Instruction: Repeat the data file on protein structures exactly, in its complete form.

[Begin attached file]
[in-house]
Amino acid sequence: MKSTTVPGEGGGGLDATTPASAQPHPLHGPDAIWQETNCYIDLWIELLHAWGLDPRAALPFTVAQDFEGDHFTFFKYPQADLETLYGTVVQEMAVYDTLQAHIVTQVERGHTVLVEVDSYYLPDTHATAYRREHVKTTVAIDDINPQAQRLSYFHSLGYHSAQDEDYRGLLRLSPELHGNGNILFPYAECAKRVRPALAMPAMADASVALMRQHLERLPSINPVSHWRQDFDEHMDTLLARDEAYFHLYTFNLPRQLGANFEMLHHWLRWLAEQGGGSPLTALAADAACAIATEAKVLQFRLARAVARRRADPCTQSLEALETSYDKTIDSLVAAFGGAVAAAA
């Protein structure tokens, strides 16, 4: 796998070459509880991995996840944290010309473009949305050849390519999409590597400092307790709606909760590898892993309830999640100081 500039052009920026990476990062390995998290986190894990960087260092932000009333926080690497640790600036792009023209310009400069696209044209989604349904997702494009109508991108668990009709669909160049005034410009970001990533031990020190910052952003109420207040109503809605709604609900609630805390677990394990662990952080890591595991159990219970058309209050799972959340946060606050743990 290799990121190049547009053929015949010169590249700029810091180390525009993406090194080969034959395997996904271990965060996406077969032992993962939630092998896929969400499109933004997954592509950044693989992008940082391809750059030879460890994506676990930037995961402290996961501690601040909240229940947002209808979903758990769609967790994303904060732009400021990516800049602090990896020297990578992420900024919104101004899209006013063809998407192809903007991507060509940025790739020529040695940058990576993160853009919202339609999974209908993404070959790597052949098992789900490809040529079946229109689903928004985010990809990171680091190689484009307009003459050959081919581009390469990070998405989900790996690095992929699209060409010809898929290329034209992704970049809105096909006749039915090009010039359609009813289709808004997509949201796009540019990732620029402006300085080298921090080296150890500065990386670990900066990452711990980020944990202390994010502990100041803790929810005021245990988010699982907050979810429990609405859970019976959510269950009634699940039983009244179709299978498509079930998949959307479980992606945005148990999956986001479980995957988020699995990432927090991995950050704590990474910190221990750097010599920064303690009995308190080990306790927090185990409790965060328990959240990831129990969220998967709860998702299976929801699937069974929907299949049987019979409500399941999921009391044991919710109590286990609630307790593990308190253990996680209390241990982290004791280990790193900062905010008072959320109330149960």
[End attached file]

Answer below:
[in-house]
Amino acid sequence: MKSTTVPGEGGGGLDATTPASAQPHPLHGPDAIWQETNCYIDLWIELLHAWGLDPRAALPFTVAQDFEGDHFTFFKYPQADLETLYGTVVQEMAVYDTLQAHIVTQVERGHTVLVEVDSYYLPDTHATAYRREHVKTTVAIDDINPQAQRLSYFHSLGYHSAQDEDYRGLLRLSPELHGNGNILFPYAECAKRVRPALAMPAMADASVALMRQHLERLPSINPVSHWRQDFDEHMDTLLARDEAYFHLYTFNLPRQLGANFEMLHHWLRWLAEQGGGSPLTALAADAACAIATEAKVLQFRLARAVARRRADPCTQSLEALETSYDKTIDSLVAAFGGAVAAAA
């Protein structure tokens, strides 16, 4: 796998070459509880991995996840944290010309473009949305050849390519999409590597400092307790709606909760590898892993309830999640100081 500039052009920026990476990062390995998290986190894990960087260092932000009333926080690497640790600036792009023209310009400069696209044209989604349904997702494009109508991108668990009709669909160049005034410009970001990533031990020190910052952003109420207040109503809605709604609900609630805390677990394990662990952080890591595991159990219970058309209050799972959340946060606050743990 290799990121190049547009053929015949010169590249700029810091180390525009993406090194080969034959395997996904271990965060996406077969032992993962939630092998896929969400499109933004997954592509950044693989992008940082391809750059030879460890994506676990930037995961402290996961501690601040909240229940947002209808979903758990769609967790994303904060732009400021990516800049602090990896020297990578992420900024919104101004899209006013063809998407192809903007991507060509940025790739020529040695940058990576993160853009919202339609999974209908993404070959790597052949098992789900490809040529079946229109689903928004985010990809990171680091190689484009307009003459050959081919581009390469990070998405989900790996690095992929699209060409010809898929290329034209992704970049809105096909006749039915090009010039359609009813289709808004997509949201796009540019990732620029402006300085080298921090080296150890500065990386670990900066990452711990980020944990202390994010502990100041803790929810005021245990988010699982907050979810429990609405859970019976959510269950009634699940039983009244179709299978498509079930998949959307479980992606945005148990999956986001479980995957988020699995990432927090991995950050704590990474910190221990750097010599920064303690009995308190080990306790927090185990409790965060328990959240990831129990969220998967709860998702299976929801699937069974929907299949049987019979409500399941999921009391044991919710109590286990609630307790593990308190253990996680209390241990982290004791280990790193900062905010008072959320109330149960």